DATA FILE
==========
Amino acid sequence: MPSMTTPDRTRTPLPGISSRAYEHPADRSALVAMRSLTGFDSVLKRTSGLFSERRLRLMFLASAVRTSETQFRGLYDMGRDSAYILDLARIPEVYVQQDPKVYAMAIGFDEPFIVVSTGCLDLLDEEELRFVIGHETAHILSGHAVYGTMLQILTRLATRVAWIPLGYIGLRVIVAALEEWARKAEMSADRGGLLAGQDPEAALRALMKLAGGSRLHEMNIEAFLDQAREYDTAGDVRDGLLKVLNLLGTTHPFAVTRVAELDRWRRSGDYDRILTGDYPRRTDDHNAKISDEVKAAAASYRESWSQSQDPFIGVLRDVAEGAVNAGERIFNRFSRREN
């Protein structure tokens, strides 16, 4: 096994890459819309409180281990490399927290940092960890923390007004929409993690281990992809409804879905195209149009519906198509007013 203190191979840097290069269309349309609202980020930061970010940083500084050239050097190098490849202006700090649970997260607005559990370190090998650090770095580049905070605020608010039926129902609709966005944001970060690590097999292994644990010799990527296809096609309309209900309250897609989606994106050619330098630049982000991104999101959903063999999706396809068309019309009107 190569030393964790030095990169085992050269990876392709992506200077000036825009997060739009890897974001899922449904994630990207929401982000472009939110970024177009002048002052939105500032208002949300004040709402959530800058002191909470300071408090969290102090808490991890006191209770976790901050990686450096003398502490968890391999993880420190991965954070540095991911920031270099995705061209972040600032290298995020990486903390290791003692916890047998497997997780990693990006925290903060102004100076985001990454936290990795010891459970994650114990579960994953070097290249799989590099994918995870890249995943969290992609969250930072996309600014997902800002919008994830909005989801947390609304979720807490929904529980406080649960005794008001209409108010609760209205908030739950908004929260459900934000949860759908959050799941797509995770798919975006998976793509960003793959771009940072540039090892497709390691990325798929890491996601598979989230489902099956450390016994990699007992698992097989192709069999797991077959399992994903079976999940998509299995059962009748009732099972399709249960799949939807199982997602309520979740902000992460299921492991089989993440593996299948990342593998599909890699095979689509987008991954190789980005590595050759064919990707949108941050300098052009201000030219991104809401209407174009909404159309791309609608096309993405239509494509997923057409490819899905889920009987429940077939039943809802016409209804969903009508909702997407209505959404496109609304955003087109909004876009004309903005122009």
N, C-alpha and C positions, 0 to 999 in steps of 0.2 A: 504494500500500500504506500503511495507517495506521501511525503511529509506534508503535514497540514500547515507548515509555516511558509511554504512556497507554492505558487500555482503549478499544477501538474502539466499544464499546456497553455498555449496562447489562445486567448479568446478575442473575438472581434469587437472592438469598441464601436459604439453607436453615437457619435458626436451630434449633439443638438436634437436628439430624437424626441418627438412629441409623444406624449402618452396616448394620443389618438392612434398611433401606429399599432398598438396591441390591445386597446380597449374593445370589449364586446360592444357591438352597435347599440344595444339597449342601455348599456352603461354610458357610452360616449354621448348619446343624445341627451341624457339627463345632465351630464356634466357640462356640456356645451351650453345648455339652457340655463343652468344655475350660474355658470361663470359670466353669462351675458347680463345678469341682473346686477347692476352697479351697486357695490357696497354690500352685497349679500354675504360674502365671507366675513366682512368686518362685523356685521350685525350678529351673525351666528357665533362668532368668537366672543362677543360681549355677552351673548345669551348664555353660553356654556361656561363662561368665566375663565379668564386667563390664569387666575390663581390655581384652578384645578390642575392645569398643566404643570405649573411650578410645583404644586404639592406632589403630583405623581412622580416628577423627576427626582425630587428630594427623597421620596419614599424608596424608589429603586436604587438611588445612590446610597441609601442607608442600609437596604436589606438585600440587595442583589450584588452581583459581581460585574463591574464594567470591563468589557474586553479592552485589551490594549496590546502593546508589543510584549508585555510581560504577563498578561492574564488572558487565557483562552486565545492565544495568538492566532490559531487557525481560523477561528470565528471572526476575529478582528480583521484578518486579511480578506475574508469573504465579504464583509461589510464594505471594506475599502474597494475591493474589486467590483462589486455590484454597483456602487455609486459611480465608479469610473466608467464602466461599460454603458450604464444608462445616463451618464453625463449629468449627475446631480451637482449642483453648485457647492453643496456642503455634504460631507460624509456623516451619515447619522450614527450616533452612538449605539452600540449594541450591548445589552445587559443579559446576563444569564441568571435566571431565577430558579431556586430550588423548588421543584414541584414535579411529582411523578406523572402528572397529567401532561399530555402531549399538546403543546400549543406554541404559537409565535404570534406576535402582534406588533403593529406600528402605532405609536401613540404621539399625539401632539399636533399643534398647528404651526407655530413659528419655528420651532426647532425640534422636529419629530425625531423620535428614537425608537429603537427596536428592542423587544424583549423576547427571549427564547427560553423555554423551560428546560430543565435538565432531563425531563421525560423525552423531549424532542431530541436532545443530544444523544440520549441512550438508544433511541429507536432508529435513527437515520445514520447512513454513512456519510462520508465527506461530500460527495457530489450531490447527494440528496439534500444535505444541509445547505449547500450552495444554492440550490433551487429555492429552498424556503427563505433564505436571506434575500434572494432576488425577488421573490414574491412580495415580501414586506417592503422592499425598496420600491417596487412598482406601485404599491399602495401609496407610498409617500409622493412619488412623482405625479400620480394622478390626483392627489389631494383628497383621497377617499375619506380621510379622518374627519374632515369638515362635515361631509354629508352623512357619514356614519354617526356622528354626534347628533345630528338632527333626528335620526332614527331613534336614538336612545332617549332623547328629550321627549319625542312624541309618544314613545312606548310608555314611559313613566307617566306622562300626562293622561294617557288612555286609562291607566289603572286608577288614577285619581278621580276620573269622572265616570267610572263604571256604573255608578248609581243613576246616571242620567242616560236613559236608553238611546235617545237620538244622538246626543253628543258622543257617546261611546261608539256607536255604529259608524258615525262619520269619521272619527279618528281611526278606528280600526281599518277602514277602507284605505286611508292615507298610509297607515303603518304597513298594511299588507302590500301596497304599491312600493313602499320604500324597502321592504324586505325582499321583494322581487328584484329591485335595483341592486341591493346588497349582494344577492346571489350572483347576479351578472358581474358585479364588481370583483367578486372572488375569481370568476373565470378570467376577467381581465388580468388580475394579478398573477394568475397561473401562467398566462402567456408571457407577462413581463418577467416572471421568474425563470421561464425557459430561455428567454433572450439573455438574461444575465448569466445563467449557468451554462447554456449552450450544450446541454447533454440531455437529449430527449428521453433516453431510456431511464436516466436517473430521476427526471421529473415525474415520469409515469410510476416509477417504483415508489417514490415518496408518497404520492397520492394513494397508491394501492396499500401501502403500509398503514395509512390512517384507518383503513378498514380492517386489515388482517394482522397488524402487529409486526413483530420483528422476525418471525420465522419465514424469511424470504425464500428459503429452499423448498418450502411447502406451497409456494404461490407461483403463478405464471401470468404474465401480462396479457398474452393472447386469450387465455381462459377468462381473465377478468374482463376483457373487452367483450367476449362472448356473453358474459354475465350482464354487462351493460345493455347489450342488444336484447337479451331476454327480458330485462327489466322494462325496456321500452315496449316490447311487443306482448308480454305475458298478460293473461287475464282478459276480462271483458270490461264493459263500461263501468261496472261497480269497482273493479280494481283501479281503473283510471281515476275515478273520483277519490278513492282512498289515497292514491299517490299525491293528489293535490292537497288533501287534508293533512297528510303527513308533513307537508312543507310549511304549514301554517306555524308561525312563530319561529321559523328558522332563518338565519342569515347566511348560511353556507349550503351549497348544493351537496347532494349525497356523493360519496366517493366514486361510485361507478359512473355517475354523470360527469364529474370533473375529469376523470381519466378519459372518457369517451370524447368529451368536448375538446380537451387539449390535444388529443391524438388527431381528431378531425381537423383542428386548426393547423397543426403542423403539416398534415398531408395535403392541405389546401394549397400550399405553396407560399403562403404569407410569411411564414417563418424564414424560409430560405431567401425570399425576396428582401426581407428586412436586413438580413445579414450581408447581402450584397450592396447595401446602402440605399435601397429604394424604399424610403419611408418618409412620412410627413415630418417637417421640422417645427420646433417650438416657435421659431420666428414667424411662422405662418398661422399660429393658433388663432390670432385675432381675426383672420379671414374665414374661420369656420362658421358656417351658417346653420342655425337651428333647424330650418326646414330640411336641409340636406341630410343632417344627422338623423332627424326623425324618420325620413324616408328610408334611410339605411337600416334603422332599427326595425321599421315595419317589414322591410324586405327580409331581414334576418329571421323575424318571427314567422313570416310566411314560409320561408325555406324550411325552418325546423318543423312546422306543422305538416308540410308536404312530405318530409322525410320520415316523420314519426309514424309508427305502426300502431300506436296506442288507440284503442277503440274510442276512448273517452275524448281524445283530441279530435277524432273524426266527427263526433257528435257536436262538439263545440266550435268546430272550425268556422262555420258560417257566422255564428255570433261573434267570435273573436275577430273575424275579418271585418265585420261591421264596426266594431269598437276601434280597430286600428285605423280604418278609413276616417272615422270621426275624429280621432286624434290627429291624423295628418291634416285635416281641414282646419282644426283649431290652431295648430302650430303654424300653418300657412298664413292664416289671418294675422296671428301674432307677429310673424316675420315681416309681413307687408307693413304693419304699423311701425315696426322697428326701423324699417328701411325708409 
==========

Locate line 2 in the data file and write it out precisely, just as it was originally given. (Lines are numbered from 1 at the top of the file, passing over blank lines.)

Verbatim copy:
């Protein structure tokens, strides 16, 4: 096994890459819309409180281990490399927290940092960890923390007004929409993690281990992809409804879905195209149009519906198509007013 203190191979840097290069269309349309609202980020930061970010940083500084050239050097190098490849202006700090649970997260607005559990370190090998650090770095580049905070605020608010039926129902609709966005944001970060690590097999292994644990010799990527296809096609309309209900309250897609989606994106050619330098630049982000991104999101959903063999999706396809068309019309009107 190569030393964790030095990169085992050269990876392709992506200077000036825009997060739009890897974001899922449904994630990207929401982000472009939110970024177009002048002052939105500032208002949300004040709402959530800058002191909470300071408090969290102090808490991890006191209770976790901050990686450096003398502490968890391999993880420190991965954070540095991911920031270099995705061209972040600032290298995020990486903390290791003692916890047998497997997780990693990006925290903060102004100076985001990454936290990795010891459970994650114990579960994953070097290249799989590099994918995870890249995943969290992609969250930072996309600014997902800002919008994830909005989801947390609304979720807490929904529980406080649960005794008001209409108010609760209205908030739950908004929260459900934000949860759908959050799941797509995770798919975006998976793509960003793959771009940072540039090892497709390691990325798929890491996601598979989230489902099956450390016994990699007992698992097989192709069999797991077959399992994903079976999940998509299995059962009748009732099972399709249960799949939807199982997602309520979740902000992460299921492991089989993440593996299948990342593998599909890699095979689509987008991954190789980005590595050759064919990707949108941050300098052009201000030219991104809401209407174009909404159309791309609608096309993405239509494509997923057409490819899905889920009987429940077939039943809802016409209804969903009508909702997407209505959404496109609304955003087109909004876009004309903005122009």